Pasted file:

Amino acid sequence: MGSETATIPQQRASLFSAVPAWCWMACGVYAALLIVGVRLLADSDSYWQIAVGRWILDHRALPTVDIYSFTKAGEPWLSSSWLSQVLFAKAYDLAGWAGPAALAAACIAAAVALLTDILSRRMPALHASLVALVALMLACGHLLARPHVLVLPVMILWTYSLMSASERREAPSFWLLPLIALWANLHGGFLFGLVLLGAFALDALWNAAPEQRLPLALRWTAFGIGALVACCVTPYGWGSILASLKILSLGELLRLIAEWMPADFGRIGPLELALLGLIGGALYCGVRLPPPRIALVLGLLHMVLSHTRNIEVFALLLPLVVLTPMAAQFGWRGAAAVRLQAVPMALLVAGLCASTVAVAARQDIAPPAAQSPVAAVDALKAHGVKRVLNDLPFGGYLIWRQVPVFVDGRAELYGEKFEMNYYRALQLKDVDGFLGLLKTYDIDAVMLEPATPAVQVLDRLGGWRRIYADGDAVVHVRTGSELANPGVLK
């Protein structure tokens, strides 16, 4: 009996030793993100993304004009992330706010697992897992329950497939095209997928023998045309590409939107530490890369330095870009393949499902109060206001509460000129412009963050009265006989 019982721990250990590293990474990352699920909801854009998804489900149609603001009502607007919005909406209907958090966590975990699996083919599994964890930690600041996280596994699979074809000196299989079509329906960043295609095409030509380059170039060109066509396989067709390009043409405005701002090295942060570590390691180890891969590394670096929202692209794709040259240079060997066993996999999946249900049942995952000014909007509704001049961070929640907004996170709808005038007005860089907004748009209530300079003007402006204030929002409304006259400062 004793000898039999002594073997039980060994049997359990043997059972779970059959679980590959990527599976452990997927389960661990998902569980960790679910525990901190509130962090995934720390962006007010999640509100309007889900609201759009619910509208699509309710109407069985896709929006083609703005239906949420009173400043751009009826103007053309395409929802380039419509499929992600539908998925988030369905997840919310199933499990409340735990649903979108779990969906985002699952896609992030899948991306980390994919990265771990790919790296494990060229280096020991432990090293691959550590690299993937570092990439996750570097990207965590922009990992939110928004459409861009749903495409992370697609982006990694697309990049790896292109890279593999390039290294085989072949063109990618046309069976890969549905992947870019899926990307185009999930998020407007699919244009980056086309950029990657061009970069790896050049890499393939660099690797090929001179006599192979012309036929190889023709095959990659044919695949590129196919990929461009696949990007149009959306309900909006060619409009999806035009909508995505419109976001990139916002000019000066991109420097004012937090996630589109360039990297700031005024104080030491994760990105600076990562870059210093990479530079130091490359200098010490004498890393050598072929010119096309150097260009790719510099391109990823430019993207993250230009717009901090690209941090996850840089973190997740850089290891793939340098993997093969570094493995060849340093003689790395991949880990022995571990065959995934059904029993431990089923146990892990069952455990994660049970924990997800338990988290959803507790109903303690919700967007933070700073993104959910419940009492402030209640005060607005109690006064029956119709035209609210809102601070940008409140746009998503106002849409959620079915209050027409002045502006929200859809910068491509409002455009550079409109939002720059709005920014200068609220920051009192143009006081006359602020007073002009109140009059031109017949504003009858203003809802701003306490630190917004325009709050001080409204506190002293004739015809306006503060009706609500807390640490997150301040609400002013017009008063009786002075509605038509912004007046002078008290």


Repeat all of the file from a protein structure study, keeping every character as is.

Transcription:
Amino acid sequence: MGSETATIPQQRASLFSAVPAWCWMACGVYAALLIVGVRLLADSDSYWQIAVGRWILDHRALPTVDIYSFTKAGEPWLSSSWLSQVLFAKAYDLAGWAGPAALAAACIAAAVALLTDILSRRMPALHASLVALVALMLACGHLLARPHVLVLPVMILWTYSLMSASERREAPSFWLLPLIALWANLHGGFLFGLVLLGAFALDALWNAAPEQRLPLALRWTAFGIGALVACCVTPYGWGSILASLKILSLGELLRLIAEWMPADFGRIGPLELALLGLIGGALYCGVRLPPPRIALVLGLLHMVLSHTRNIEVFALLLPLVVLTPMAAQFGWRGAAAVRLQAVPMALLVAGLCASTVAVAARQDIAPPAAQSPVAAVDALKAHGVKRVLNDLPFGGYLIWRQVPVFVDGRAELYGEKFEMNYYRALQLKDVDGFLGLLKTYDIDAVMLEPATPAVQVLDRLGGWRRIYADGDAVVHVRTGSELANPGVLK
């Protein structure tokens, strides 16, 4: 009996030793993100993304004009992330706010697992897992329950497939095209997928023998045309590409939107530490890369330095870009393949499902109060206001509460000129412009963050009265006989 019982721990250990590293990474990352699920909801854009998804489900149609603001009502607007919005909406209907958090966590975990699996083919599994964890930690600041996280596994699979074809000196299989079509329906960043295609095409030509380059170039060109066509396989067709390009043409405005701002090295942060570590390691180890891969590394670096929202692209794709040259240079060997066993996999999946249900049942995952000014909007509704001049961070929640907004996170709808005038007005860089907004748009209530300079003007402006204030929002409304006259400062 004793000898039999002594073997039980060994049997359990043997059972779970059959679980590959990527599976452990997927389960661990998902569980960790679910525990901190509130962090995934720390962006007010999640509100309007889900609201759009619910509208699509309710109407069985896709929006083609703005239906949420009173400043751009009826103007053309395409929802380039419509499929992600539908998925988030369905997840919310199933499990409340735990649903979108779990969906985002699952896609992030899948991306980390994919990265771990790919790296494990060229280096020991432990090293691959550590690299993937570092990439996750570097990207965590922009990992939110928004459409861009749903495409992370697609982006990694697309990049790896292109890279593999390039290294085989072949063109990618046309069976890969549905992947870019899926990307185009999930998020407007699919244009980056086309950029990657061009970069790896050049890499393939660099690797090929001179006599192979012309036929190889023709095959990659044919695949590129196919990929461009696949990007149009959306309900909006060619409009999806035009909508995505419109976001990139916002000019000066991109420097004012937090996630589109360039990297700031005024104080030491994760990105600076990562870059210093990479530079130091490359200098010490004498890393050598072929010119096309150097260009790719510099391109990823430019993207993250230009717009901090690209941090996850840089973190997740850089290891793939340098993997093969570094493995060849340093003689790395991949880990022995571990065959995934059904029993431990089923146990892990069952455990994660049970924990997800338990988290959803507790109903303690919700967007933070700073993104959910419940009492402030209640005060607005109690006064029956119709035209609210809102601070940008409140746009998503106002849409959620079915209050027409002045502006929200859809910068491509409002455009550079409109939002720059709005920014200068609220920051009192143009006081006359602020007073002009109140009059031109017949504003009858203003809802701003306490630190917004325009709050001080409204506190002293004739015809306006503060009706609500807390640490997150301040609400002013017009008063009786002075509605038509912004007046002078008290």